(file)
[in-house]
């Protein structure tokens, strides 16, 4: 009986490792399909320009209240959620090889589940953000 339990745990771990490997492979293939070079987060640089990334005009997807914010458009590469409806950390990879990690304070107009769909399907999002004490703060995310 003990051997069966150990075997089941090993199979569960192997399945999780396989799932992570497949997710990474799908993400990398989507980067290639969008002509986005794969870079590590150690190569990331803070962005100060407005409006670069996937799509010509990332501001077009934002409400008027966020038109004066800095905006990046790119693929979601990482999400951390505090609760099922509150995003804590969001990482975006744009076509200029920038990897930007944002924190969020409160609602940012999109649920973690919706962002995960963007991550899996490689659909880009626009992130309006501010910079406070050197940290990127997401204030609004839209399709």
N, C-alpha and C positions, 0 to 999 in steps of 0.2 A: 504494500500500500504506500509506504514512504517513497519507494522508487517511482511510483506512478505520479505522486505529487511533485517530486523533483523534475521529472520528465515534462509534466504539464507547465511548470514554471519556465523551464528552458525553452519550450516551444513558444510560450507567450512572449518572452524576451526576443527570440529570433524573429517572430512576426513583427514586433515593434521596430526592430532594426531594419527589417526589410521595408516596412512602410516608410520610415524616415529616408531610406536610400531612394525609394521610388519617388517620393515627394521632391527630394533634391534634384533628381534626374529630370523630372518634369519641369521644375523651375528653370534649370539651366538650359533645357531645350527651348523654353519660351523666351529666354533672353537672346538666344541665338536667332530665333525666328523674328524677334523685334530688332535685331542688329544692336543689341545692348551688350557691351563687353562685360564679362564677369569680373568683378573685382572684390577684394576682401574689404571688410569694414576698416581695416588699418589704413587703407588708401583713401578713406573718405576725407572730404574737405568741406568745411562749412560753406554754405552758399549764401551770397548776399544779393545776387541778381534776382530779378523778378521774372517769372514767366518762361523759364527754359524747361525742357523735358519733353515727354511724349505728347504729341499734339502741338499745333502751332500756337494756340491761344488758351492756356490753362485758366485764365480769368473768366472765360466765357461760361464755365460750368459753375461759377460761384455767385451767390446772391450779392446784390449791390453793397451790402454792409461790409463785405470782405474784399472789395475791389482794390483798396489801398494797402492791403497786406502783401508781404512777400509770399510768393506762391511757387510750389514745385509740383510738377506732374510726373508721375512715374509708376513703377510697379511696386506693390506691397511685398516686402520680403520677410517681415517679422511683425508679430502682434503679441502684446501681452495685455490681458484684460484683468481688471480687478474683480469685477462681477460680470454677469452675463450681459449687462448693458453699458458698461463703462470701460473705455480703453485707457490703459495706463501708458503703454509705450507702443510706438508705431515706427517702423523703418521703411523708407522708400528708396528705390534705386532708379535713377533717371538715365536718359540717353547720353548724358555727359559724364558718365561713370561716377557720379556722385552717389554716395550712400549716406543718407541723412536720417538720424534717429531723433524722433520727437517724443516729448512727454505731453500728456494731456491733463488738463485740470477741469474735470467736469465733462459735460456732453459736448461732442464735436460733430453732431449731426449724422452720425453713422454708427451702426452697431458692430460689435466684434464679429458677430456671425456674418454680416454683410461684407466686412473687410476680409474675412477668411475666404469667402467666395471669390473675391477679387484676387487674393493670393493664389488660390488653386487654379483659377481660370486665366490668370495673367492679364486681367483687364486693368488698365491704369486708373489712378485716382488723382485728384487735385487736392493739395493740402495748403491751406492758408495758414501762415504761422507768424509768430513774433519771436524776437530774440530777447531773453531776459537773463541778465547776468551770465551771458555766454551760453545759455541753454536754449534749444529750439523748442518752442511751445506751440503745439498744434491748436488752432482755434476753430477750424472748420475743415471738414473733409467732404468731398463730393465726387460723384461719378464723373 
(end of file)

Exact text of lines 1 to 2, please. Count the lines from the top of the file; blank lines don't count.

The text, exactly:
[in-house]
């Protein structure tokens, strides 16, 4: 009986490792399909320009209240959620090889589940953000 339990745990771990490997492979293939070079987060640089990334005009997807914010458009590469409806950390990879990690304070107009769909399907999002004490703060995310 003990051997069966150990075997089941090993199979569960192997399945999780396989799932992570497949997710990474799908993400990398989507980067290639969008002509986005794969870079590590150690190569990331803070962005100060407005409006670069996937799509010509990332501001077009934002409400008027966020038109004066800095905006990046790119693929979601990482999400951390505090609760099922509150995003804590969001990482975006744009076509200029920038990897930007944002924190969020409160609602940012999109649920973690919706962002995960963007991550899996490689659909880009626009992130309006501010910079406070050197940290990127997401204030609004839209399709």